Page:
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February 19, 2011

Jail Time

One of the tours we took this week that I thought was interesting was a visit to the Val Verde Correctional Facility in Del Rio. It's a privately owned, for profit, business that is owned by the Geo Group out of Florida. It started receiving prisoners ten years ago on January 15, 2001 and currently has 1407 beds, after an 576 bed expansion in 2007.

 I came across this You Tube video, filmed in 2007,  protesting inhumane treatment at this facility.

I thought the video was interesting because it sharply contrasted my own observations. I  have to get on my soapbox a bit and proclaim that these prisoners are here for a reason - they broke the law! I can't stand it when I see people protesting the inhumane treatment of prisoners. This is not a hotel. This is a place you don't ever want to go to - period. Give me a break.  

Ninety-Nine percent of the prisoners at this border town facility are Hispanic. Many are illegal aliens crossing the border for various reasons. Del Rio is one of the few facilities in the country that prosecute illegal aliens before sending them back home. This is a detention facility where prisoners are awaiting trial and most are housed from a few days to maybe 2 years. Consequently there is high turnover of prisoners. Many would be considered minimum security but there were some that were in for capital murder, some Mexican Mafia, drug cartel, smugglers (drugs and humans). They segregate these men from the minimum, low risk to the maximum, high risk. Some are monitored 24/7. Some are isolated in single cells. They have effective ways of nipping problems in the bud before they escalate. Both the warden and the deputy were quick to point out that this facility was quite minor in comparison to some of the prisons they worked at before. They liked working here.

The facility was exceptionally clean. The Warden talked to us at length and answered any questions we had. The deputies and guards seemed very well organized and everything seemed to function flawlessly. The commissary was very well stocked with whatever you could imagine. The most popular items were Chili Pepper Top Ramen Noodles and Hostess-type Cupcakes. We asked where the prisoners get the money to buy all this stuff and were told it's mostly through family members, who put it into an account for them. Prisoners are allowed to come in a couple of times a week (i think) to buy anything from calling cards to toothbrushes. They have excellent medical and dental care and each prisoner is medically checked out during the intake process.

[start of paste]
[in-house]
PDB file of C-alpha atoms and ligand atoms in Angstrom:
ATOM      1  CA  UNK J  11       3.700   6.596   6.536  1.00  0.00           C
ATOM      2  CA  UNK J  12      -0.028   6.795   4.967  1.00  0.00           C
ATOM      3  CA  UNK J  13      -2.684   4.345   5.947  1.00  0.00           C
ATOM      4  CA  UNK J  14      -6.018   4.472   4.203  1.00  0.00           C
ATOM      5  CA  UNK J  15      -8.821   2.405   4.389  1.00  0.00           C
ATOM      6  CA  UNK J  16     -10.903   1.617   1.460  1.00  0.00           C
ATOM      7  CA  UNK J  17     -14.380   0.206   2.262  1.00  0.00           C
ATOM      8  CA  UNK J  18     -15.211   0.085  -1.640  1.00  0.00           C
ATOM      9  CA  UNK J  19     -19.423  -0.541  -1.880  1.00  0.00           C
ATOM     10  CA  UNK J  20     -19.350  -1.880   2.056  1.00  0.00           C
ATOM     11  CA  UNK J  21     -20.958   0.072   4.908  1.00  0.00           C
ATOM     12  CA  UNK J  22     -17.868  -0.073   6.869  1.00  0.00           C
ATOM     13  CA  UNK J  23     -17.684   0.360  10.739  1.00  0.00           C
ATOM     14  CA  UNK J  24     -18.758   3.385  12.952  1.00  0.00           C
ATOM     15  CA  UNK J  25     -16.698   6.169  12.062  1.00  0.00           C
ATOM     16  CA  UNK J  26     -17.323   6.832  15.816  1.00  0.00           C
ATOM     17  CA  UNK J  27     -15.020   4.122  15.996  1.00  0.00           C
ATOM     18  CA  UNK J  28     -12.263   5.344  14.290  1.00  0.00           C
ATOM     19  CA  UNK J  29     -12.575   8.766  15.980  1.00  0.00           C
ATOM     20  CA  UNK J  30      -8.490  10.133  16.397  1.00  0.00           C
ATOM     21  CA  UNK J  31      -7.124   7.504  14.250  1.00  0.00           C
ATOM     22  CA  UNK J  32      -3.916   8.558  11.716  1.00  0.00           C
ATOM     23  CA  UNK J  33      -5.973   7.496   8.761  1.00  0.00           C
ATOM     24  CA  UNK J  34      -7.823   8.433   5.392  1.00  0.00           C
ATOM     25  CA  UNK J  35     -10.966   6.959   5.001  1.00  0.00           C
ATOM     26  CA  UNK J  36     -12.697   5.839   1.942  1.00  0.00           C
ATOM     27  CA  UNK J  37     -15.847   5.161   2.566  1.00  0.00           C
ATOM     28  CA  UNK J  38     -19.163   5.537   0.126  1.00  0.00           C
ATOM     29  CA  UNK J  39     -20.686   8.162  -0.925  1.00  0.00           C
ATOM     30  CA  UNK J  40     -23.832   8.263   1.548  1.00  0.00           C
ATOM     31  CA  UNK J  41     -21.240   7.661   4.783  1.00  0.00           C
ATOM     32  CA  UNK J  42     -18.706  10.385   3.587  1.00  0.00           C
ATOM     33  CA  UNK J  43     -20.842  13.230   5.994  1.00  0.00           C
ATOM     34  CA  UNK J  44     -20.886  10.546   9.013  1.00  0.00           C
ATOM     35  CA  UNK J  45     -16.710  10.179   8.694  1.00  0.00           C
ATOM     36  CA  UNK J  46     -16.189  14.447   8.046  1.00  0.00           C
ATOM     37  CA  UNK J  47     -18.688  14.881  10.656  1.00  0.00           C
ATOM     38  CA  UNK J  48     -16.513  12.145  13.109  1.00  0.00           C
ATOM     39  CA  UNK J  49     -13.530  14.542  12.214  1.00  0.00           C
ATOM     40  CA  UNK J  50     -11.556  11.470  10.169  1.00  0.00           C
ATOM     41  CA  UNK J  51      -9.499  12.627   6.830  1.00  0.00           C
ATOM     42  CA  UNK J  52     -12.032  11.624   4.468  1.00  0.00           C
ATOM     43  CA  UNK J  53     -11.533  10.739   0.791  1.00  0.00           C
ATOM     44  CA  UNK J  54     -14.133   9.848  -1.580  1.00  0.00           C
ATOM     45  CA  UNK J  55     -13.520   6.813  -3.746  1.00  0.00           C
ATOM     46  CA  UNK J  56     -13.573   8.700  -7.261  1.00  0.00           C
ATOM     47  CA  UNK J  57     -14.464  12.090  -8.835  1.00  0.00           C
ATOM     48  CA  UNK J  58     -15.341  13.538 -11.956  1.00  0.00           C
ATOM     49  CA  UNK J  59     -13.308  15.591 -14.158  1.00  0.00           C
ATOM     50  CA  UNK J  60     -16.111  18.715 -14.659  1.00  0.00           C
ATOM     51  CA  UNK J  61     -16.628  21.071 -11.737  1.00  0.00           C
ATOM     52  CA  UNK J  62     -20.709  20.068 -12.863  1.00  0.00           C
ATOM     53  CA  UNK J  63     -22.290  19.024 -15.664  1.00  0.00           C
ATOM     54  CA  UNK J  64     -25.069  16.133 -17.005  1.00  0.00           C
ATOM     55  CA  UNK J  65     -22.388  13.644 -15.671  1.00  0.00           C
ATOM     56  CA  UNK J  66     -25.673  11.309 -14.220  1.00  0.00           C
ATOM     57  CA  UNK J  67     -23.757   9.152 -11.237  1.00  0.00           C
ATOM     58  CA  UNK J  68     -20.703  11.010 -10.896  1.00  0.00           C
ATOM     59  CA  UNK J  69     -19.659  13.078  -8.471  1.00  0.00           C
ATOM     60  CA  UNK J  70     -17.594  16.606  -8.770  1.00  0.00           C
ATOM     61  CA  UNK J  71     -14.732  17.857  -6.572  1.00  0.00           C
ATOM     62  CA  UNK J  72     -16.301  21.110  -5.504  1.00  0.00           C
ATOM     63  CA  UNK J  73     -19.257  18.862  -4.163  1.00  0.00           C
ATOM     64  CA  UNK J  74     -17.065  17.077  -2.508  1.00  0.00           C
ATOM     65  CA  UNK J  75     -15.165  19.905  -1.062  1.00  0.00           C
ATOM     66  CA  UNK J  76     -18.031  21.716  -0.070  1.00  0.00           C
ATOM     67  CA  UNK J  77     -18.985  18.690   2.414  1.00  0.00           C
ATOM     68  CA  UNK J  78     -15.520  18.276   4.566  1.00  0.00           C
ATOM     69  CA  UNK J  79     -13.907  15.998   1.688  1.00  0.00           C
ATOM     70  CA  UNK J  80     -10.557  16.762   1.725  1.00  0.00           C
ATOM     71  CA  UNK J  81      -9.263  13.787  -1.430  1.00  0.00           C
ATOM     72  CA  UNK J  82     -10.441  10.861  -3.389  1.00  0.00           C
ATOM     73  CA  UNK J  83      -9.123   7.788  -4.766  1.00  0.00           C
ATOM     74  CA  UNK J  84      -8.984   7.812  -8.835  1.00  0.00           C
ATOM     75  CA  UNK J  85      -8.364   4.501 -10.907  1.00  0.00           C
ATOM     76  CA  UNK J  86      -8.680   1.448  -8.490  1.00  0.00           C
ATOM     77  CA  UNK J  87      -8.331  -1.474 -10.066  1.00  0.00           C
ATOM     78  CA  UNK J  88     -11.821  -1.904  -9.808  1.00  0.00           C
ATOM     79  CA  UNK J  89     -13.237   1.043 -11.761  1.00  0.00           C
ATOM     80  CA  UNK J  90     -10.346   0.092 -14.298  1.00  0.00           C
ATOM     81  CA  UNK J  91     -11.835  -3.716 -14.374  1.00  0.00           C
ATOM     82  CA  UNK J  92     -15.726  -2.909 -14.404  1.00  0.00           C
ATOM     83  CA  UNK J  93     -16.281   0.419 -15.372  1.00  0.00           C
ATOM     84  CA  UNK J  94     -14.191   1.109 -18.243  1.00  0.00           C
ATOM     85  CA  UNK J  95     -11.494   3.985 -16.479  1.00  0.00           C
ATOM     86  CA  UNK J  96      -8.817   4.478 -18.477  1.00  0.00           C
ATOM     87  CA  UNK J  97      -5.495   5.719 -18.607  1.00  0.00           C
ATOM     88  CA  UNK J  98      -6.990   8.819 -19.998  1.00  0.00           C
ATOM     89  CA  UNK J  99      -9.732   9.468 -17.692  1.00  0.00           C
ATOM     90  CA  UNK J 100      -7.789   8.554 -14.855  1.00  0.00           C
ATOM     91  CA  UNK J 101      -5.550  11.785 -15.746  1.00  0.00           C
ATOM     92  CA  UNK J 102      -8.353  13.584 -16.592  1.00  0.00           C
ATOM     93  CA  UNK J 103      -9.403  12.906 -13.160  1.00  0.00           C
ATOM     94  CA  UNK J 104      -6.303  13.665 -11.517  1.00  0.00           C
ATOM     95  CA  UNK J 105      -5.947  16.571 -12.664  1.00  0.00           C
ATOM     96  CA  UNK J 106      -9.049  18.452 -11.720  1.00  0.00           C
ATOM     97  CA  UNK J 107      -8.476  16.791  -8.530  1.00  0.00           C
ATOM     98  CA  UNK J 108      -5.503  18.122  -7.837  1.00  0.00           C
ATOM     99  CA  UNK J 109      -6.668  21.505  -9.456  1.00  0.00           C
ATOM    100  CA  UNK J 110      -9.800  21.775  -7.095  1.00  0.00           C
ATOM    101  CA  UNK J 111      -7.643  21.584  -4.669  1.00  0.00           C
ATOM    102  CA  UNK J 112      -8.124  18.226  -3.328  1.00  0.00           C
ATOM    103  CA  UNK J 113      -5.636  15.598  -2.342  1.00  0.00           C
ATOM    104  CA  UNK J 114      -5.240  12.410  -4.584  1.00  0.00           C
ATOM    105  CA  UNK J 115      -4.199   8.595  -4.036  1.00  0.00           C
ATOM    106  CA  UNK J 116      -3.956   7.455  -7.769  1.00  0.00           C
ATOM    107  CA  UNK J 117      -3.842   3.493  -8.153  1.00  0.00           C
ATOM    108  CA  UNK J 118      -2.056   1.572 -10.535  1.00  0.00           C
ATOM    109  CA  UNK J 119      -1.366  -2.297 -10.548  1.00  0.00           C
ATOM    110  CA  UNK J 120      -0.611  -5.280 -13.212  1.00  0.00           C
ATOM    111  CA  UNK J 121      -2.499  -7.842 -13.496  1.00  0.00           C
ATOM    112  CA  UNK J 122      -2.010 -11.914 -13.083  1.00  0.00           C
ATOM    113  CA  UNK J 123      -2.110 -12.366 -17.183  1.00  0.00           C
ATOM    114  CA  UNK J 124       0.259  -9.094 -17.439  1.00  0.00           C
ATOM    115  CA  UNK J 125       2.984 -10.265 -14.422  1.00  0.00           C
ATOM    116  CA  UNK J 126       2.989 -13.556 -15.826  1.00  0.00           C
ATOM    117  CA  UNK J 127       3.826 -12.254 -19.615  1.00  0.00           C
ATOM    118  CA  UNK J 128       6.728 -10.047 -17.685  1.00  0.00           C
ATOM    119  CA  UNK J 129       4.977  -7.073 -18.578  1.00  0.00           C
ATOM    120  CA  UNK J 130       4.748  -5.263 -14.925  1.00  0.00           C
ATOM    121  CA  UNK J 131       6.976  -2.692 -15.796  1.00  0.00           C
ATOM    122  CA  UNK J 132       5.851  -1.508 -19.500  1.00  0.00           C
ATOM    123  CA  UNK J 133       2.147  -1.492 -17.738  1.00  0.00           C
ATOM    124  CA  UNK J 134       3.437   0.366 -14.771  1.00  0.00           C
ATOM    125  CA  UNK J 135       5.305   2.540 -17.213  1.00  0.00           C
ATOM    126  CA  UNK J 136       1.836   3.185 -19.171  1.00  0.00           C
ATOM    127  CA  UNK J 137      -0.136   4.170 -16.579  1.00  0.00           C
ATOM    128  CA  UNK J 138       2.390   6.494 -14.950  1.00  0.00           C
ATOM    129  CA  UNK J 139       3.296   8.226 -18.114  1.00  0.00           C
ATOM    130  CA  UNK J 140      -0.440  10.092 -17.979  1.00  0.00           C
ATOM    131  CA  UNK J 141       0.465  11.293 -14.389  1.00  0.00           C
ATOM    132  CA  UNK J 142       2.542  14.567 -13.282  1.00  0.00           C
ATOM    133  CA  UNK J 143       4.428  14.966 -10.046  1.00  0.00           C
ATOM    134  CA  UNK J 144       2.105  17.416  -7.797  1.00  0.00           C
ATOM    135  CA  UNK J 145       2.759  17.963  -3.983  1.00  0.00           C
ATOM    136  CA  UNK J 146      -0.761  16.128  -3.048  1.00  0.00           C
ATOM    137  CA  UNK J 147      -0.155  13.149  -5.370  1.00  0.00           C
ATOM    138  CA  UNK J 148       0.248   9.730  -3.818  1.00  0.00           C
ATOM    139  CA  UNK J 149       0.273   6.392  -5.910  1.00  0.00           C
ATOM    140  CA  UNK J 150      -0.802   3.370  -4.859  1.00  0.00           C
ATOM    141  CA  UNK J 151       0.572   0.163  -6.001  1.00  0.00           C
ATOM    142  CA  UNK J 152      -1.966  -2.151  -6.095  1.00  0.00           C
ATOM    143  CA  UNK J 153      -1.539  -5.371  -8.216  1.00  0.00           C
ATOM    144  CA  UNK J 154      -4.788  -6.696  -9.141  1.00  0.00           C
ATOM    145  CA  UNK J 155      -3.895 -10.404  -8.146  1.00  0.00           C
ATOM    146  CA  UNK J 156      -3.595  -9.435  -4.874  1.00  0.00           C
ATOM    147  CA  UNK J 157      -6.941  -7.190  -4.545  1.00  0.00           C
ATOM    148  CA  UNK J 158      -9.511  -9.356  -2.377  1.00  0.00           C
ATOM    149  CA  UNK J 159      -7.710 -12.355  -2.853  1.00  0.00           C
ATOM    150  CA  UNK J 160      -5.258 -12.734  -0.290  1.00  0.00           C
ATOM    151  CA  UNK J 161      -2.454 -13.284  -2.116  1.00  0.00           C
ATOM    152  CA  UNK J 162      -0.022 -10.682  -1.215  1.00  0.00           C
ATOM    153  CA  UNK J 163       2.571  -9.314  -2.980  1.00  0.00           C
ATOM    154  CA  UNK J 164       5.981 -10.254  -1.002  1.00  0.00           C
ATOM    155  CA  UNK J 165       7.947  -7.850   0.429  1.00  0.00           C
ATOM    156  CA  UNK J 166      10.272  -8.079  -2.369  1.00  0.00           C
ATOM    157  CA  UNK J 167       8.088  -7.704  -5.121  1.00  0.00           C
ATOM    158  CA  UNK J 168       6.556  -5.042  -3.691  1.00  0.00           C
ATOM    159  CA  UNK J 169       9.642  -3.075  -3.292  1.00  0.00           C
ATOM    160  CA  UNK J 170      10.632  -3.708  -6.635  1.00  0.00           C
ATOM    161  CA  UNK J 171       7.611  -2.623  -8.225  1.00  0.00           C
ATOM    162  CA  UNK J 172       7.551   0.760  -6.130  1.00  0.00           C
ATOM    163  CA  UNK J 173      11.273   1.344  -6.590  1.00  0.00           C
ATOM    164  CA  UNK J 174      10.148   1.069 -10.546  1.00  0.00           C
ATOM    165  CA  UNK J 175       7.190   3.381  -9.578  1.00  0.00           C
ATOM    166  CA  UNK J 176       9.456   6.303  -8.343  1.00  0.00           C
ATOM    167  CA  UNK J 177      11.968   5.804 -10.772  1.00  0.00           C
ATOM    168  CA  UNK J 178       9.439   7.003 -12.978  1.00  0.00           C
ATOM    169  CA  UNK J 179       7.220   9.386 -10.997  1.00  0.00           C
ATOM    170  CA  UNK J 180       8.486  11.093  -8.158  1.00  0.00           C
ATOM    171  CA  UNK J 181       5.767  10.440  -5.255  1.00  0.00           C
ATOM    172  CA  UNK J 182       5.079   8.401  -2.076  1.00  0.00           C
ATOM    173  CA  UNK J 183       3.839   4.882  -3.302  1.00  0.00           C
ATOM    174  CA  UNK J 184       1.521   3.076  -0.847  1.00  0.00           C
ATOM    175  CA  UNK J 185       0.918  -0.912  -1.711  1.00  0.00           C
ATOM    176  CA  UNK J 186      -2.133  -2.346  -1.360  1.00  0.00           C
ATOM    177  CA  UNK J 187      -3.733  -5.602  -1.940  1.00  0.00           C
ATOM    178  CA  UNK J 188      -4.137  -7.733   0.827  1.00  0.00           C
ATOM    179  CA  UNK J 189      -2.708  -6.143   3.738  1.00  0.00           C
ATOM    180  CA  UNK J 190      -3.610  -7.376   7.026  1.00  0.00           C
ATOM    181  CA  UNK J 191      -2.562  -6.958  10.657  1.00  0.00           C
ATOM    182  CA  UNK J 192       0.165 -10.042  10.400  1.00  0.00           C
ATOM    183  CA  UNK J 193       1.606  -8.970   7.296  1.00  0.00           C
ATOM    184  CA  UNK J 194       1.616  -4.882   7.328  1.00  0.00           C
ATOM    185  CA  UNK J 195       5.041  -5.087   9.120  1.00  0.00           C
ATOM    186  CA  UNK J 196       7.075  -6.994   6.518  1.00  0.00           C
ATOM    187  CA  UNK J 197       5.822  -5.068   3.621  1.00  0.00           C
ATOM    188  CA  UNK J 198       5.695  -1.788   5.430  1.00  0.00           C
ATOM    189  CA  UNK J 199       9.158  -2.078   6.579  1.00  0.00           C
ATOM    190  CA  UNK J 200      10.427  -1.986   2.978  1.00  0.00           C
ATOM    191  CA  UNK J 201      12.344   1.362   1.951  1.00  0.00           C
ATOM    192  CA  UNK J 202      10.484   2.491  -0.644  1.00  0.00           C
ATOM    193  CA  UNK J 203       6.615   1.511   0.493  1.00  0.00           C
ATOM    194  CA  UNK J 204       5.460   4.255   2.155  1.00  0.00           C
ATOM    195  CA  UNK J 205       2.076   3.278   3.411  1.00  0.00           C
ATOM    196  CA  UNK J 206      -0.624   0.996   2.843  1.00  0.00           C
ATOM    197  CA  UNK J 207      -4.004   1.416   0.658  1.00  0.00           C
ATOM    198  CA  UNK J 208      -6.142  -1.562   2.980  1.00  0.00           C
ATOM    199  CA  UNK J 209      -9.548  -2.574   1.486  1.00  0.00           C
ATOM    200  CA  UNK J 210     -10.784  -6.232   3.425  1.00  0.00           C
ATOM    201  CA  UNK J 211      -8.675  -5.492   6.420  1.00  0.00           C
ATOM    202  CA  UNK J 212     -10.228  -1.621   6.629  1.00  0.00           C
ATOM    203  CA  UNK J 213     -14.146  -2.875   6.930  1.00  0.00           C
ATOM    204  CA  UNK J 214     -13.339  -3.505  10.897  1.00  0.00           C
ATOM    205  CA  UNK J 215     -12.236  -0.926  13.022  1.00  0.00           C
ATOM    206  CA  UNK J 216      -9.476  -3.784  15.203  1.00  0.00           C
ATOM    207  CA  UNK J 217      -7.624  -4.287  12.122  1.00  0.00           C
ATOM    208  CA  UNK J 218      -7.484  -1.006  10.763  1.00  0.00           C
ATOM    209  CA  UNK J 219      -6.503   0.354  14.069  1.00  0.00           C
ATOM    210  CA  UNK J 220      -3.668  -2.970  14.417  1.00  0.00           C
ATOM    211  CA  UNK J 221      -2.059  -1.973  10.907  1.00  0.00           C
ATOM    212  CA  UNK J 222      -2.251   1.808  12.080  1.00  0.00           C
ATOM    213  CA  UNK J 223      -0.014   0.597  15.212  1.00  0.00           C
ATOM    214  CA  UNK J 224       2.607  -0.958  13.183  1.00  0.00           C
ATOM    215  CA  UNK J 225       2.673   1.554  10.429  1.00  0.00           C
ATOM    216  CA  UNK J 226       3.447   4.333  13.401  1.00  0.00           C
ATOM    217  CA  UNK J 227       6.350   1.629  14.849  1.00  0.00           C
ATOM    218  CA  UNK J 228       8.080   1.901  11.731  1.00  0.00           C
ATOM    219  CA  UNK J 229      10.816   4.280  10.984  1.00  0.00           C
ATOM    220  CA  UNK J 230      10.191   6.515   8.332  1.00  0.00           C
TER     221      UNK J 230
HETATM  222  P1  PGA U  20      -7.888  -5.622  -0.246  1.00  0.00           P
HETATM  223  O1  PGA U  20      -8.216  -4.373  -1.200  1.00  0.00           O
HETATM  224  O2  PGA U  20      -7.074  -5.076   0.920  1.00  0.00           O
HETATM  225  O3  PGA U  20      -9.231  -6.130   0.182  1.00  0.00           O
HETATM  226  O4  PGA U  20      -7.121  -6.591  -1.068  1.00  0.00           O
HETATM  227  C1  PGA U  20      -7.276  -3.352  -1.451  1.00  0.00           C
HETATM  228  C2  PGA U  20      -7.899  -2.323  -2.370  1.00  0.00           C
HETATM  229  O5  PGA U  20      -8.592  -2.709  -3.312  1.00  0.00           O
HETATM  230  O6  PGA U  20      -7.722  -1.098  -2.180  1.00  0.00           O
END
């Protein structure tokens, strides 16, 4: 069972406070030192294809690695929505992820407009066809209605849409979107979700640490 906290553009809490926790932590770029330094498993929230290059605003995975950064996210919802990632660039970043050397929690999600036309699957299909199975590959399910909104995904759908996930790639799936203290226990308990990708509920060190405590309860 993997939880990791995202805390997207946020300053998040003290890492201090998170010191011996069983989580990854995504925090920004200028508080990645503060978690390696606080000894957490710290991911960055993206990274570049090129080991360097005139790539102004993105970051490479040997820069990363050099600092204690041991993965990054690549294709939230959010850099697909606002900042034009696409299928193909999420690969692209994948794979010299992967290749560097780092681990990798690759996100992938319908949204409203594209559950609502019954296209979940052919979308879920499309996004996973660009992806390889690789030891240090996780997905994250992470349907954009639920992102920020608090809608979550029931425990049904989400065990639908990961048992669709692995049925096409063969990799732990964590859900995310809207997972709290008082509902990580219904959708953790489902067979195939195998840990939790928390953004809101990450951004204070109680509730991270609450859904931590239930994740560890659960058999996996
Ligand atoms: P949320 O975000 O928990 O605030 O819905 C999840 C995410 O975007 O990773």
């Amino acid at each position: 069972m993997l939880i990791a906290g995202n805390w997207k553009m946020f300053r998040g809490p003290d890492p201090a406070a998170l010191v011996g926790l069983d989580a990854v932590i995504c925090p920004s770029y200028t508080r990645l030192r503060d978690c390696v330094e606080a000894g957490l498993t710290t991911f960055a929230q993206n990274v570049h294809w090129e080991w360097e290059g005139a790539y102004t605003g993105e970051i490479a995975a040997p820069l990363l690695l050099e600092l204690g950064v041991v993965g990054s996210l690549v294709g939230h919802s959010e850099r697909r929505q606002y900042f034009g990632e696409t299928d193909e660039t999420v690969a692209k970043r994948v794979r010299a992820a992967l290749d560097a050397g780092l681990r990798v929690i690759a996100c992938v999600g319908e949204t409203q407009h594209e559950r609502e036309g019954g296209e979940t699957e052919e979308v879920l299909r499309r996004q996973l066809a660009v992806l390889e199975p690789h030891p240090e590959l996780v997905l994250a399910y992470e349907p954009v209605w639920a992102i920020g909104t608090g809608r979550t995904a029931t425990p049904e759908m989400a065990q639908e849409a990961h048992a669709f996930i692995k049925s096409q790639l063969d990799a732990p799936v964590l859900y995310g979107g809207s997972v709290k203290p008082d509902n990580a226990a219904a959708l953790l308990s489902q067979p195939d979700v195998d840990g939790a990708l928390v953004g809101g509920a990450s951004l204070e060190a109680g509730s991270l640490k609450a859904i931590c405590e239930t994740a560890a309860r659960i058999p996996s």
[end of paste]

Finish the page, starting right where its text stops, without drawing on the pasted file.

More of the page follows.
Each cell can house two prisoners. They separate the men from the women. The guards (and one of them was a women we spoke with) think the women prisoners are a "pain in the ass" and they couldn't emphasis that enough! (we didn't get to see the women) I was told they are currently being sued by one female prisoner for $2 million because her finger was slammed in a door. The women fight amongst each other. Both sexes are housed in separate cell blocks but the men are more freely able to roam outside of their cells into the common area and the women are only allowed out once per hour and then must return to their cells. I must say there is a very small percentage of women here, the majority are men. Each cell block has a medical center, a case manager, a chapel/library, an outside exercise area - and other stuff I probably forgot about! There were many instances during the tour where we mingled amonst the prisoners - the commisary and the kitchen to name two and the prisoners were very quiet. I was told this is largely due to their culture. (the women may be a different story!)

Each block has two floors of cells, each cell housing two prisoners. There is a common area in each block, where the prisoners eat three times a day. It also has a large flat screen TV and an industrial microwave (where they can cook all those noodles). Other than the noodles and cupcakes they are fed three hot meals a day. There are two shifts that work the kitchen (which we were allowed to see). With slight differences in the menu (the prisoners diet consisted of more Mexican items like beans and rice) we ate the same menu for lunch that the prisoners ate. And I have to tell you, it was my favorite lunch out of all the lunches I had this past week. We had chicken fried steak, mashed potatoes and gravy, green beans, homemade rolls, peach cobbler dessert and iced tea. If I ate three meals like that every day I'd easily weigh over 200 pounds. Someone told me that these guys consume around 4200 calories a day. I don't know if that's acurate - seems like a lot to me, but considering the meal I just had, it could be true!

The kitchen also cooks special meal for diabetic prisoners and they do not cook any pork at all because the Muslim Islamic faith prohibits it. Never mind that this facility is 99% Hispanic (and most likely Catholic) - maybe it's a federal mandate. I thought it was amazing. Don't get me back on my soapbox!

I would like to take this tour again someday. I'm sure there is much that I missed the first time around. The warden and deputy that spoke with us seemed very proud of their facility and I can see why. I was impressed as well but that doesn't mean I'd ever like to live there.....well.....maybe for the food anyway!

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